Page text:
Gibraltar point is a nature reserve near the sea, situated close to Skegness in Lincolnshire. The coastline is unspoilt and is a haven for wildlife, especially migrating birds. It’s our little bit of calm and peace and quiet. If you’re looking for paths for the kids to run freely along without worries of traffic then this is the day out for you.
The visitor centre at Gibraltar Point
Gibraltar point was flooded by some two metres back in 2013 due to a tidal storm surge. It devastated the then visitor centre and flooded it by up to 1 metre. Since then they have been working to build a new centre which was opened in 2016. Although it doesn’t look much in the photo below it has an expanse of windows alongside the interior café. There are also toilet facilities and a shop within the centre. Plus more toilets in the building behind the centre.
We made a bit of an error in the café as we assumed the only food they had was what was listed on the boards by the counter. Just as we were about to leave we realised that they had a whole other extensive menu that was next to some paper and pens for the kids. We weren’t the only ones to make this error. Hopefully, you now won’t. What we did have was tasty and good value for money.
The visitor centre is open from 10am until 3pm and may stay open later on busier days.
Car Park at Gibraltar Point
There is a relatively large car park next to the visitor centre plus other parking before this point. You can either pay £1 for 2 hours or £3 for all day parking. There are no other costs involved in visiting Gibraltar point itself. Dogs may be taken on parts of the reserve on short leads but are not permitted on the beach from 1 April to 1 September.
There is the main entrance to the pathways of Gibraltar point at the top left corner of the car park, away from the visitor centre.
Our walk at Gibraltar Point Nature Reserve
Starting on our walk there was a big handy sign with information about birds and a map showing us where the pathways are. You can also download a map in advance via this link. We took the circular route around following the red accessible paths. I’d say that nearly 3/4 of the paths were suitable for wheelchairs. It did get a bit bumpy in places with some muddy puddles. However, they are still pretty accessible for a nature reserve.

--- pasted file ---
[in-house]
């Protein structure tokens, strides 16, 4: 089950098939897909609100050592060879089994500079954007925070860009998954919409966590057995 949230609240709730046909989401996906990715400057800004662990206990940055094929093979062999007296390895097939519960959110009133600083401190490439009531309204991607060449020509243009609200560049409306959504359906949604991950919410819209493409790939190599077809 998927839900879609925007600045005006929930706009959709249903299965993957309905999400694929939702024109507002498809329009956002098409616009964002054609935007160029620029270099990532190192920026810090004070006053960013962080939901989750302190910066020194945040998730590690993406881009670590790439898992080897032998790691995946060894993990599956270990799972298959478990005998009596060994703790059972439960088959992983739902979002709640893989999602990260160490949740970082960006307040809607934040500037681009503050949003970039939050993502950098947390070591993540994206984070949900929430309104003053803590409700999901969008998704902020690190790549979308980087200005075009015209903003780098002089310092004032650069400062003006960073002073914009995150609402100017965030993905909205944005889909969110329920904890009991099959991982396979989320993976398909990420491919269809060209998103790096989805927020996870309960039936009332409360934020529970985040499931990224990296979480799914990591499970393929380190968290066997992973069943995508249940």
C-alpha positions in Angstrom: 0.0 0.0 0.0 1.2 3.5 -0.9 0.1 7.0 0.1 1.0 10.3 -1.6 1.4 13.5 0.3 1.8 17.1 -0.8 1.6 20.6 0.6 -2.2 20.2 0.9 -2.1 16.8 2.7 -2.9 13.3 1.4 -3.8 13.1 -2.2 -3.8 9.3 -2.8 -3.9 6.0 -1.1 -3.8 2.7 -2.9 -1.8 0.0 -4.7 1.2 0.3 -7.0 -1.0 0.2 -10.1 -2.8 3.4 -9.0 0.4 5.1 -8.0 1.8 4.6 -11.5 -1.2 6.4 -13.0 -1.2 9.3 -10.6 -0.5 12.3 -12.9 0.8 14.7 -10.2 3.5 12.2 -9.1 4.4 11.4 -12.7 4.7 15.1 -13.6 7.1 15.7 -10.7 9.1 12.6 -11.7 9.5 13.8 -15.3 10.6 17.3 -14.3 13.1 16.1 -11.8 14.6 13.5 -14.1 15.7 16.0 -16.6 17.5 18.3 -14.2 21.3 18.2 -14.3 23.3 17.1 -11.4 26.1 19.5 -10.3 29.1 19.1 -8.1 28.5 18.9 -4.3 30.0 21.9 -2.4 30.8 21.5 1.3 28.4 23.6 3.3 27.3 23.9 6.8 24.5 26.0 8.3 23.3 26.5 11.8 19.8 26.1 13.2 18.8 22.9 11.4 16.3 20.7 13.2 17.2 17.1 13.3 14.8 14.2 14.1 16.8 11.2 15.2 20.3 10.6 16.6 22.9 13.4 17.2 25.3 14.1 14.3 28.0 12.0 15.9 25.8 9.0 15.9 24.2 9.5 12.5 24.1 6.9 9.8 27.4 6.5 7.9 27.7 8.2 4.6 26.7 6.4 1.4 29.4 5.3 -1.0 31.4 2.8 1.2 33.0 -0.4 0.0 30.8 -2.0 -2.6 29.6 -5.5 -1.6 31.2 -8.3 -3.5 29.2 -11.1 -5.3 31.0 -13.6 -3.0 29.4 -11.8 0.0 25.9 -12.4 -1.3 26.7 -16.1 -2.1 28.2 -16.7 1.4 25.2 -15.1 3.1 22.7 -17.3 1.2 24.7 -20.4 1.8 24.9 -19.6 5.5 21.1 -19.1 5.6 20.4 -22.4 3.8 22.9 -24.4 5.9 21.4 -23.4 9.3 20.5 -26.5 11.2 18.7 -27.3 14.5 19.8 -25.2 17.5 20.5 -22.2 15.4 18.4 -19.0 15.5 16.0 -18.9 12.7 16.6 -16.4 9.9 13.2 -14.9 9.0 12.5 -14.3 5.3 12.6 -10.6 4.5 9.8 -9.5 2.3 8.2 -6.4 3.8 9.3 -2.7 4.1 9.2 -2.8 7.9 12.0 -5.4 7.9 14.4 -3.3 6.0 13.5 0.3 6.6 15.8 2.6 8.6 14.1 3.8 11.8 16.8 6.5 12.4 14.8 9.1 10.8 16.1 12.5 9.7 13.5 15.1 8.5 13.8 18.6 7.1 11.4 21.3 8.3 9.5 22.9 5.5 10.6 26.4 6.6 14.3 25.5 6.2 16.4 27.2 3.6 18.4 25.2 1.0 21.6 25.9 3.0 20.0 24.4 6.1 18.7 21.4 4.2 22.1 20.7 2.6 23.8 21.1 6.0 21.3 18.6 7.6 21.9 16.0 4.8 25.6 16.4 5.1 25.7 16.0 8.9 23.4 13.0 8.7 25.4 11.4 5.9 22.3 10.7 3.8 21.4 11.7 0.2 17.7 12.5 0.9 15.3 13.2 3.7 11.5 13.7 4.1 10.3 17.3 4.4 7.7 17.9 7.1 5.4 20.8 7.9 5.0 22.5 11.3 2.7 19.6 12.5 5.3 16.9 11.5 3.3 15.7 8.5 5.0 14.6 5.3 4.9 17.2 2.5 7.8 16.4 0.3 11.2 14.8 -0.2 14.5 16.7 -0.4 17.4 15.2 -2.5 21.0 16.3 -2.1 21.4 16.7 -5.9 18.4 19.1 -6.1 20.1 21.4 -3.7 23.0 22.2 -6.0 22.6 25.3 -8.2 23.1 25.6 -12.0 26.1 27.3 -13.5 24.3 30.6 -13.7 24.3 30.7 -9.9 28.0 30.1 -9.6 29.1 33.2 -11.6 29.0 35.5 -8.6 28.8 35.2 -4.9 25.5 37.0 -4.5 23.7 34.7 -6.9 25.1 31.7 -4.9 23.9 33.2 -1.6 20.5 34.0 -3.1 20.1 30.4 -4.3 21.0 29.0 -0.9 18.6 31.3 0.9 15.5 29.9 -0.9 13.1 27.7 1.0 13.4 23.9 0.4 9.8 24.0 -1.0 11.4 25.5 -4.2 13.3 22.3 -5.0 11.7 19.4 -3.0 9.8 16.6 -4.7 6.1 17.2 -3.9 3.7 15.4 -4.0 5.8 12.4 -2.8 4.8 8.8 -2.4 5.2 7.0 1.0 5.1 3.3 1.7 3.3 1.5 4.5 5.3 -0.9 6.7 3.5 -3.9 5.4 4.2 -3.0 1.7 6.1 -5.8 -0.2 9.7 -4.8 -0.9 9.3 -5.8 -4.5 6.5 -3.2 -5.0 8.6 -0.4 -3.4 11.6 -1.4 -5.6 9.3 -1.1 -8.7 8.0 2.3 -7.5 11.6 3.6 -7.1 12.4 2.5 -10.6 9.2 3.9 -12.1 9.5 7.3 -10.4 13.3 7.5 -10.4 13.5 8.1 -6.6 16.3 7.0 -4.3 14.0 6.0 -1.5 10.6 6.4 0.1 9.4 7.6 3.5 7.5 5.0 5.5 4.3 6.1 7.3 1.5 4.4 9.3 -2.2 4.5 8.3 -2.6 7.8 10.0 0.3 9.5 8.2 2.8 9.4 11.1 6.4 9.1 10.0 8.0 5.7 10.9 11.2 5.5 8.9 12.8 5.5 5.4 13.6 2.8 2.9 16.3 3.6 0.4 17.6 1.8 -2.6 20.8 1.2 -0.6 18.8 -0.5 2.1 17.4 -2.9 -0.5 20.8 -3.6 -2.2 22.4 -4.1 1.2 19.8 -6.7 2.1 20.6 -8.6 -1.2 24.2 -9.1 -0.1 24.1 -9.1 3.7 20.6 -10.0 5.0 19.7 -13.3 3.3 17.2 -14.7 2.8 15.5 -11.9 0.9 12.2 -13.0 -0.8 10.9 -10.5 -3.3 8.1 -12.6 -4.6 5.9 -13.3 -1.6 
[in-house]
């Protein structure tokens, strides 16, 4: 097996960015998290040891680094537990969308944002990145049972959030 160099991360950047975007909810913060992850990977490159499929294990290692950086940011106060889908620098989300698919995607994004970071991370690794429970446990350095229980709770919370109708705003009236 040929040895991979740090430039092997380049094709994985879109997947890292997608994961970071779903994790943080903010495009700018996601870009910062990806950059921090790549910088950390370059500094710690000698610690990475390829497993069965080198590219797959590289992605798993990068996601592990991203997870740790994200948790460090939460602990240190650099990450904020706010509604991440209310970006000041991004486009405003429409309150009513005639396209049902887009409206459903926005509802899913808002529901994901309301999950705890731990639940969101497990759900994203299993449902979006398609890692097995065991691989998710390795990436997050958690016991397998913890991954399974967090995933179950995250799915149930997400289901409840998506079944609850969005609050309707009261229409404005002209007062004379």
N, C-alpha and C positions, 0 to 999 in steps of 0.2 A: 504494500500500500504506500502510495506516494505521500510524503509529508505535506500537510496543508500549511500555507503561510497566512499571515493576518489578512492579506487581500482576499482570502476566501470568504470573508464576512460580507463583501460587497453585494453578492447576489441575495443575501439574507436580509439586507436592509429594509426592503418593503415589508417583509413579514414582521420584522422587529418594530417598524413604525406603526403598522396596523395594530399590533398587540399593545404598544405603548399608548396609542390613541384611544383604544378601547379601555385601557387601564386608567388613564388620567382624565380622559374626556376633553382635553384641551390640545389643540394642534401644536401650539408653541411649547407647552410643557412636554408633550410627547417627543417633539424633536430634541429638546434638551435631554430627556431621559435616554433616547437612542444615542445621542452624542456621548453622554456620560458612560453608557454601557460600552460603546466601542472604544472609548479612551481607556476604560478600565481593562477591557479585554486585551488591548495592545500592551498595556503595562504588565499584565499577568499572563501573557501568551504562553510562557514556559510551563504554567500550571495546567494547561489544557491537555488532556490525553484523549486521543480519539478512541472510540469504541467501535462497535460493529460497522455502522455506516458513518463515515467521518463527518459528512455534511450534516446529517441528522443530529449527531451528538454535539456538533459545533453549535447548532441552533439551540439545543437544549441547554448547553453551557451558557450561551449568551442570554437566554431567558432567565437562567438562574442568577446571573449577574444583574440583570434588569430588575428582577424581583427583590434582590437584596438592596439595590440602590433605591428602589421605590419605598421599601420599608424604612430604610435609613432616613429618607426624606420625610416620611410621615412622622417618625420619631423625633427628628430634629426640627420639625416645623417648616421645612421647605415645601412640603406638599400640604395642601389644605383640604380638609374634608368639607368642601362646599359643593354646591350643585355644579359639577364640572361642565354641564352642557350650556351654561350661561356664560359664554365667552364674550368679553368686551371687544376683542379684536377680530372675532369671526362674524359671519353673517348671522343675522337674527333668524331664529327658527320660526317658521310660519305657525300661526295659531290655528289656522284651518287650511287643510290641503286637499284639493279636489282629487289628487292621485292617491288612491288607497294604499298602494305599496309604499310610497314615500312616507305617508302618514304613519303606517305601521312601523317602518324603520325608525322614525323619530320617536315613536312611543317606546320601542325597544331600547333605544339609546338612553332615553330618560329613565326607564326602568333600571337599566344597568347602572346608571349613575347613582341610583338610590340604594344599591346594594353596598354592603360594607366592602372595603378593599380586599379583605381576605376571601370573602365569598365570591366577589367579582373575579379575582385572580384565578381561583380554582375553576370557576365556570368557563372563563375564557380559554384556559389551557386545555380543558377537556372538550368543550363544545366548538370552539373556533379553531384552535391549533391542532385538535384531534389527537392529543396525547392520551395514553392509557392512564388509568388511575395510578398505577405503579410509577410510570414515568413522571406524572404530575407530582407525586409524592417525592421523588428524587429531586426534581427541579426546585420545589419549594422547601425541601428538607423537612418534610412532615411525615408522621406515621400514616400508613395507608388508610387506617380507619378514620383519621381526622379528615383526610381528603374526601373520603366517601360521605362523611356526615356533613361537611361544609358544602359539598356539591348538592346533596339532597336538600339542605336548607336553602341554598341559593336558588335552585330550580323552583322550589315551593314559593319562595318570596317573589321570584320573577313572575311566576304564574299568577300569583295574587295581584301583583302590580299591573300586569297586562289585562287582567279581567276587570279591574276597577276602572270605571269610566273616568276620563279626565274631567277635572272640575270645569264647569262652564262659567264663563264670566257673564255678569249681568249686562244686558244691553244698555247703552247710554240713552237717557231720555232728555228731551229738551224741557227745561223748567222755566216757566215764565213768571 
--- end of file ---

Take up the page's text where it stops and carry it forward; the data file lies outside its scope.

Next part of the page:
The map is really great as it marks on it where there are steps, benches to rest on and hides to watch the birds from. We chose a route with the most hides however a couple were inaccessible and grown over.
The main south marsh road pathway takes you through the middle of the reserve. It’s a lovely spot with vegetation and water either side. We spotted a few birds which were mostly in the sky. This path is certainly accessible for all. If you carry straight on at the end it is not accessible to wheelchairs as there are steps down to the area nearest the sea. We headed left before then at Bean’s hole.
What birds can you expect to see?
When we were there we saw great swarms of starlings flying around. This is always a sight that fascinates me and they were lovely to see. We didn’t spot much other than them, some swans, moorhens and some seagulls. The photos that they display on the TV screens in the café show all sorts of wildlife that has been spotted and photographed at the reserve.
In winter there are many geese to be spotted. If you are patient there is a huge variety of birds to be spotted from warblers to shorelarks and more. However, if you’re there with the kids you are probably more likely to spot the kind of birds that we saw.
Back to our walk
After discovering that a couple of the hides were no longer accessible we were getting concerned that we weren’t going to see much wildlife actually on the water. We eventually came to a hide overlooking the Mere and luckily we saw a few swans and a baby moorhen. We then carried on crossing the road to Tennyson’s sands. This had a couple more hides and a few more birds on the water. This path looked to be recently made. It was made of gravel but was compressed down well. This is also a cycle track, however, there was no one out cycling.
This path eventually took us back up to the visitor centre. Including stops at hides, we walked for about an hour and a half. There are a few pathways off the main route that you can also take along the way. If you do visit don’t forget binoculars for yourself and the kids. Jamie had a great time using his.
We passed a pleasant day walking around Gibraltar point and eating in the café. Had we not been a little short on time we would have probably headed on the two paths that take you a little closer to the sea as well.
For plenty more days out ideas in Lincolnshire please check out – 200 Great Family Friendly Things to do in Lincolnshire – Days out.
I hope you enjoyed my review. Where is your favourite nature reserve to visit? Why do you like it?
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